* Shares rise nearly 15 percent

(Adds information from source in lead, paragraph 6)

NEW YORK/LOS ANGELES (Reuters) - Burger King
Holdings Inc, the second biggest U.S. hamburger chain,
is in talks to sell itself to investment firm 3G Capital, a
source briefed on the situation said Wednesday.

Shares in the company rose nearly 15 percent Wednesday
following reports overnight that it was in talks on a sale.
Burger King's shares closed up $2.41 to $18.86.

The second-biggest U.S. hamburger chain has underperformed
McDonald's Corp and other fast-food chains. As of
Tuesday's market close, shares in Burger King had posted a
year-to-date loss of nearly 13 percent, while McDonald's shares
gained 17 percent in the same period.

The Miami-based company, which has a market capitalization
of about $2.5 billion, debuted as a public company in May 2006
with an initial share price of $17.

3G Capital, a little known investment firm, did not return
requests for comment and a Burger King spokesman declined to
comment. News of the negotiations with 3G Capital was first
reported by the New York Times.

Talks are advanced and a deal could potentially be reached
in the coming days, the source who spoke to Reuters said. The
source declined to be identified because the talks are not

"We would view this as an excellent opportunity for
investors who have been in the shares to cut their losses (or
take some modest gains, depending on when shares were bought),"
Janney Montgomery Scott analyst Mark Kalinowski said in a

"Burger King may actually be better off as a privately held
entity at this point in its history," Kalinowski added,
referring to the company's strained relations with franchisees
and its struggles to better compete against McDonald's, which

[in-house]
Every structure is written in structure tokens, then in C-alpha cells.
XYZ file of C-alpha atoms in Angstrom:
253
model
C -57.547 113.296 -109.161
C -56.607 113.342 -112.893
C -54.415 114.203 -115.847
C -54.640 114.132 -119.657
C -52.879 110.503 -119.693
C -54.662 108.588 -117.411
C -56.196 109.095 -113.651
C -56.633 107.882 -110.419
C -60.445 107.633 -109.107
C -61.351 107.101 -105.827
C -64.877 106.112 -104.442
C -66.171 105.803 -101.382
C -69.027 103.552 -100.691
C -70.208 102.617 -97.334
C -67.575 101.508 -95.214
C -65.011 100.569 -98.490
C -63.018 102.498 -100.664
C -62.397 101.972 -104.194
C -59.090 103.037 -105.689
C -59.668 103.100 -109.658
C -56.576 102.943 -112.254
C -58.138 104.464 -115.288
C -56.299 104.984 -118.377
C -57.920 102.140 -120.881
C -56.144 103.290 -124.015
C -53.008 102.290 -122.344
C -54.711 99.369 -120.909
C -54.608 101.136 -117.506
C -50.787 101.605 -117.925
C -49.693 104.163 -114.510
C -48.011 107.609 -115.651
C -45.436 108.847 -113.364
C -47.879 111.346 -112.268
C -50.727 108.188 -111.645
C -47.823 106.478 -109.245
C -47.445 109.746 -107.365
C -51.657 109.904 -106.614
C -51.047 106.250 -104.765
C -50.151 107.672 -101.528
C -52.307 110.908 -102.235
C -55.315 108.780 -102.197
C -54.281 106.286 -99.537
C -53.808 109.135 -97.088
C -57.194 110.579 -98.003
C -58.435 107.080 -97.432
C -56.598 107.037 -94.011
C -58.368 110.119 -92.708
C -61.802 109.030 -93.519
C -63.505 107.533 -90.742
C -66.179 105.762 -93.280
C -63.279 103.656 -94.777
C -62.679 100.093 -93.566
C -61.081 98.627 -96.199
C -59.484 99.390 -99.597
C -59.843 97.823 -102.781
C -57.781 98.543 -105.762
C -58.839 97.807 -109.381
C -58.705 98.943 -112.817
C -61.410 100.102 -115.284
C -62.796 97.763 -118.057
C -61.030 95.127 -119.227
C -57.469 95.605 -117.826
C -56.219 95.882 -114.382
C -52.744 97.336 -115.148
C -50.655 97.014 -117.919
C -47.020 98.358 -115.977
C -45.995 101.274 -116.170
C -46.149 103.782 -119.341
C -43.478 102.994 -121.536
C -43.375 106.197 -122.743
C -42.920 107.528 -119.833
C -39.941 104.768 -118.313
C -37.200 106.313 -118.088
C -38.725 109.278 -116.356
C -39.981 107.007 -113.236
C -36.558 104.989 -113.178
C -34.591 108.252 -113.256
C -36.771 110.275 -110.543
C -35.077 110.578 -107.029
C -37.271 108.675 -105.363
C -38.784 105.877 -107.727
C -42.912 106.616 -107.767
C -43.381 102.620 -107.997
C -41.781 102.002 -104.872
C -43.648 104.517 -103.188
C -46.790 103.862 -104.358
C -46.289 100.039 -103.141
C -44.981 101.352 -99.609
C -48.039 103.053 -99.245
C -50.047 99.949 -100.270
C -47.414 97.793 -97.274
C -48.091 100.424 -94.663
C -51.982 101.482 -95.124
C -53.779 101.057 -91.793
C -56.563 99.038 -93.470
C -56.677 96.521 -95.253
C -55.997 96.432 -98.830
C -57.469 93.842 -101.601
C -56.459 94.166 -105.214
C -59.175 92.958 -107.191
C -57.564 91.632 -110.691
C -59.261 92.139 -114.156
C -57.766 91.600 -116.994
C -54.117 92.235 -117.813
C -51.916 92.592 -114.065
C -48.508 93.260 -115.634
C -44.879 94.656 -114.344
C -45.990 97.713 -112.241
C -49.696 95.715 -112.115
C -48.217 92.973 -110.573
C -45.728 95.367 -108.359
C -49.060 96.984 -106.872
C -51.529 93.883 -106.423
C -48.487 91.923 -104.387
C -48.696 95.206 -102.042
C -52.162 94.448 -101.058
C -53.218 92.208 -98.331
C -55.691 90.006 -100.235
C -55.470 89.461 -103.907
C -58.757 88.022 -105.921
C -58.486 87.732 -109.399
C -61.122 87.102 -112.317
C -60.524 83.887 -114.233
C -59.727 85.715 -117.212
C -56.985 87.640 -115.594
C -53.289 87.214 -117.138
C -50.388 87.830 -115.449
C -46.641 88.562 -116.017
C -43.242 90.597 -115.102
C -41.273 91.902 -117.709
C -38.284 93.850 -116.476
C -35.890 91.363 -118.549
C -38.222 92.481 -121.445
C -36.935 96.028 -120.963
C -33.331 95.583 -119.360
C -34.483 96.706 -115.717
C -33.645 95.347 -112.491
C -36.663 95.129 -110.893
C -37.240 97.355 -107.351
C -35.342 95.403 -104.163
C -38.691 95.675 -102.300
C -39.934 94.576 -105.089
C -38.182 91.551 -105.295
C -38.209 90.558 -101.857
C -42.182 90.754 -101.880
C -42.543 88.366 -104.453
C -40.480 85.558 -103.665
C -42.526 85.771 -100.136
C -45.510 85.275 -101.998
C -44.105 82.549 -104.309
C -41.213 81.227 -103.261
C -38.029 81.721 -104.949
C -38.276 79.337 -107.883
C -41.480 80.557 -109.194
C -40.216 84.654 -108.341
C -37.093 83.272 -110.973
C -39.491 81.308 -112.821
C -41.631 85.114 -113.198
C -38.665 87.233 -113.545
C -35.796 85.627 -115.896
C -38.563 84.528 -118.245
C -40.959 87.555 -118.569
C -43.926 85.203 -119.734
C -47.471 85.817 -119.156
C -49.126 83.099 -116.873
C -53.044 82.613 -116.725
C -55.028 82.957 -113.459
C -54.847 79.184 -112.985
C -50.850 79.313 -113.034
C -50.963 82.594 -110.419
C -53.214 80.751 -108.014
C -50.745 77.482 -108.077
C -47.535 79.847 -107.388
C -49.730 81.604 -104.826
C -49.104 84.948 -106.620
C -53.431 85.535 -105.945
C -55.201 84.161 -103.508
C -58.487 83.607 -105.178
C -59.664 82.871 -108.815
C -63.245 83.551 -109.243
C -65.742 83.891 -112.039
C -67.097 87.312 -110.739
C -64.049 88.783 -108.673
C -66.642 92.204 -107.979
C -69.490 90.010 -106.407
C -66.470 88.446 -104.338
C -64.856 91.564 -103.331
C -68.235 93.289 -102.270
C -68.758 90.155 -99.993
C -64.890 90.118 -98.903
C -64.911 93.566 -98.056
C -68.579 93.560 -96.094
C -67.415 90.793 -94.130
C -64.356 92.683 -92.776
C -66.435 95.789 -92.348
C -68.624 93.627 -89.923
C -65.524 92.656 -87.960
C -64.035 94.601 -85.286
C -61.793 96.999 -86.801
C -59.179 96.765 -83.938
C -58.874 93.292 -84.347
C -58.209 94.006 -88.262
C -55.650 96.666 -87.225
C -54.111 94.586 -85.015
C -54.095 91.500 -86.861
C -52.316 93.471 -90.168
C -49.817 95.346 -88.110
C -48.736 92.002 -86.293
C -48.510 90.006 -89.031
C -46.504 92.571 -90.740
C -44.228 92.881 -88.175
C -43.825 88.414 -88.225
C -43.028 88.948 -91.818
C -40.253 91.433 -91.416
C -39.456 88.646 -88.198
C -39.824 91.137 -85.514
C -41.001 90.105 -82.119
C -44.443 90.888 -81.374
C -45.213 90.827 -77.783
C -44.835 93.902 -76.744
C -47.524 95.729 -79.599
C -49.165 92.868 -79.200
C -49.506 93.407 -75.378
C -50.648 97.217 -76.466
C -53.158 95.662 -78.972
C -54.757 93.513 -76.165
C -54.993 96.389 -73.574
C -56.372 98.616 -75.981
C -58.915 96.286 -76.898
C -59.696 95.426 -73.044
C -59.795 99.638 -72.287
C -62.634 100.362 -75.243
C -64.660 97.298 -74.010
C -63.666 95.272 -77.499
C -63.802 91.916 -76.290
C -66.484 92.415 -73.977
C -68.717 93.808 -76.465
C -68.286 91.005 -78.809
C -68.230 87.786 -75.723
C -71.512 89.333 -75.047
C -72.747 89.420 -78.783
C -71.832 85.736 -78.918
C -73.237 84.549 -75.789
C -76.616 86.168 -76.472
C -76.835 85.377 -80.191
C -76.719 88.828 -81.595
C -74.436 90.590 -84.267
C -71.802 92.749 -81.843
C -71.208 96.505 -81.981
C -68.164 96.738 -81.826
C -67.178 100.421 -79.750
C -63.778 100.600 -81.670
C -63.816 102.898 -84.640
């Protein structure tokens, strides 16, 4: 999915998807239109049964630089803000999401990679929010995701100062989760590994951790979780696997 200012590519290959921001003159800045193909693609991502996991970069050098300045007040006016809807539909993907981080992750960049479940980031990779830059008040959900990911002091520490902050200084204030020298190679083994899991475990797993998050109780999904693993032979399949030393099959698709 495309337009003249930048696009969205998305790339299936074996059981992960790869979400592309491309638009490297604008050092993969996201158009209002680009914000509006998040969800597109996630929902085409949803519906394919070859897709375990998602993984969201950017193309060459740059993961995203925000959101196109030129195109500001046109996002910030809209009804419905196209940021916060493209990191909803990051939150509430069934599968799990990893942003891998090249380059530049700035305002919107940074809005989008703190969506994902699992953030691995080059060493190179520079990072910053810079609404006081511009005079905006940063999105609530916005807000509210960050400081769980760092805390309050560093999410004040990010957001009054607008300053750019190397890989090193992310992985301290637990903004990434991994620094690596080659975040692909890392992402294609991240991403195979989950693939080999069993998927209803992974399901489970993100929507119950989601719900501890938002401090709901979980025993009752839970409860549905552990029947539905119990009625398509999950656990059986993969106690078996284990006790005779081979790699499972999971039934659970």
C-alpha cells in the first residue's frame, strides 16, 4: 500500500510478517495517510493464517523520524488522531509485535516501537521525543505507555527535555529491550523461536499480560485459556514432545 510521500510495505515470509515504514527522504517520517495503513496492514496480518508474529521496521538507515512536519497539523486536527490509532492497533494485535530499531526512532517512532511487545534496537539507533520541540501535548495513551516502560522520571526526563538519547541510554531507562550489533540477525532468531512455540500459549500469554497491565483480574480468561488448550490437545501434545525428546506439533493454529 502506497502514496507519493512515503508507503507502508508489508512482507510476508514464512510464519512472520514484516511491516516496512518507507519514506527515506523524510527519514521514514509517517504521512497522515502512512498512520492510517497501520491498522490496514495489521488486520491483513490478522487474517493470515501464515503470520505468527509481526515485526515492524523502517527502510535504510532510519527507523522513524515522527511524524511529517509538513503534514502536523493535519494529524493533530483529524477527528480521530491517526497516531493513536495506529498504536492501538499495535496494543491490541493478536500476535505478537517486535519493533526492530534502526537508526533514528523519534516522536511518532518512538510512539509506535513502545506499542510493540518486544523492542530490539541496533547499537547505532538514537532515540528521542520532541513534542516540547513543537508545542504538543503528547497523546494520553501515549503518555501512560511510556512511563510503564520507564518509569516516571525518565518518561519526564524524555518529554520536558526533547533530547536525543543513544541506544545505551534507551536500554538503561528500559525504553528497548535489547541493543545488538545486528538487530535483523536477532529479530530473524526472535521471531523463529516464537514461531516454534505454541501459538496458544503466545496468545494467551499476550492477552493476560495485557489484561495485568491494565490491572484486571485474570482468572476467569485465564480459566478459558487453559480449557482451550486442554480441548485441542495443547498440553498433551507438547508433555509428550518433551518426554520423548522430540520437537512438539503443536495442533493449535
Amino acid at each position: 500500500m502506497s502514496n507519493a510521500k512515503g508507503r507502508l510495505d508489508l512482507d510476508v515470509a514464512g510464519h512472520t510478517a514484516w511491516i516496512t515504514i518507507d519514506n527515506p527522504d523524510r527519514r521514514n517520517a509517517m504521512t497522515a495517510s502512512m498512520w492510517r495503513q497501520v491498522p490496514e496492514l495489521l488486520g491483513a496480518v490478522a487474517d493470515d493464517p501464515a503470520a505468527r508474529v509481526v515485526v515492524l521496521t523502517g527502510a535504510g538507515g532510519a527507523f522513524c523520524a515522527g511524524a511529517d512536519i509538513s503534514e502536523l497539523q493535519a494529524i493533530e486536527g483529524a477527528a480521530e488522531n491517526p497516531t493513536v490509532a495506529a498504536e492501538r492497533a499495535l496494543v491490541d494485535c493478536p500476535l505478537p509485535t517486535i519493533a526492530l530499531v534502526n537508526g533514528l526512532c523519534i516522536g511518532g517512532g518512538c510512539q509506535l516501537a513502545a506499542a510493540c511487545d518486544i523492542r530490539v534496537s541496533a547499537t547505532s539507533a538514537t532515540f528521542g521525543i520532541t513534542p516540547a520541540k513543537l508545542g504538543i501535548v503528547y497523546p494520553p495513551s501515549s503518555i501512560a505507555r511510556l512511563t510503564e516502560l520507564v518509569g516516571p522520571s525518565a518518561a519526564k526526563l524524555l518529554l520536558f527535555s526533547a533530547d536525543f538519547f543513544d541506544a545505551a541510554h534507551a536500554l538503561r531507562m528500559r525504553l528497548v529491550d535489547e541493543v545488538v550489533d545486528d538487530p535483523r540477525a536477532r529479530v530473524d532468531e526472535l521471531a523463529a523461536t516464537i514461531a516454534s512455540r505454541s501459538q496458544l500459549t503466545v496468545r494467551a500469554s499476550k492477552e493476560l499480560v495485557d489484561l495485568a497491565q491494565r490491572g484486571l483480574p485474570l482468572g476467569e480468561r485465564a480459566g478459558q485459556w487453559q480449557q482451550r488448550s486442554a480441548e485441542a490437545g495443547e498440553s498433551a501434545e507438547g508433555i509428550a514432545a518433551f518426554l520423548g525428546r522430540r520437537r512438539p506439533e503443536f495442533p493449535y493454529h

has been expanding its share.

Begun in 1954, this would not be the first private equity
takeover for Burger King. In 2002, British drinks giant Diageo
sold it a group of funds controlled by TPG Capital LLC,
Bain Capital LLC and Goldman Sachs. The private equity
group still owns about a third of the company.

"While we would not consider a transaction a foregone
conclusion, we see several factors that make a buyout
plausible," R.W. Baird analyst David Tarantino said in a note.

Private equity firms have become increasingly active and
last month was the busiest August since 1999 in terms of the
value of merger and acquisition deals struck.

A sale would give Burger King's current private equity
investors a "logical exit from their positions", Tarantino

One of the potential suitors named in press reports,
British private equity firm 3i Group Plc, distanced
itself from a possible deal.

"We can confirm that we are not in discussions with Burger
King," a spokeswoman for 3i said.

Burger King last week forecast weak demand during its new
fiscal year due to the U.S. economy's slow pace of recovery and
government austerity programs in several European countries.
The company said it was unsure how costs for key ingredients
like beef would impact the company.

Its shares hit a low of $16.30 in mid-August, but surged to
$19.50 in premarket trading Wednesday.

In July, an affiliate of Apollo Management wrapped up its
$694 million acquisition of Carl's Jr parent CKE Restaurants
Inc and a Golden Gate Capital affiliate bought On the Border
Mexican Grill & Cantina from Brinker International Inc
for about $180 million.

Wendy's/Arby's Group Inc Chairman Nelson Peltz in
June said an unnamed party expressed interest in a potential
deal involving the fast-food company.

Meanwhile, chains like California Pizza Kitchen
and Benihana Inc are seeking buyers.
(Reporting by Megan Davies and Paritosh Bansal in New York,
Simon Meads in London and Lisa Baertlein in Los Angeles;
Additional reporting by Krishna N. Das in Bangalore and Ben
Klayman in Detroit; Editing by Dave Zimmerman, Gunna Dickson,
Leslie Gevirtz and Carol Bishopric)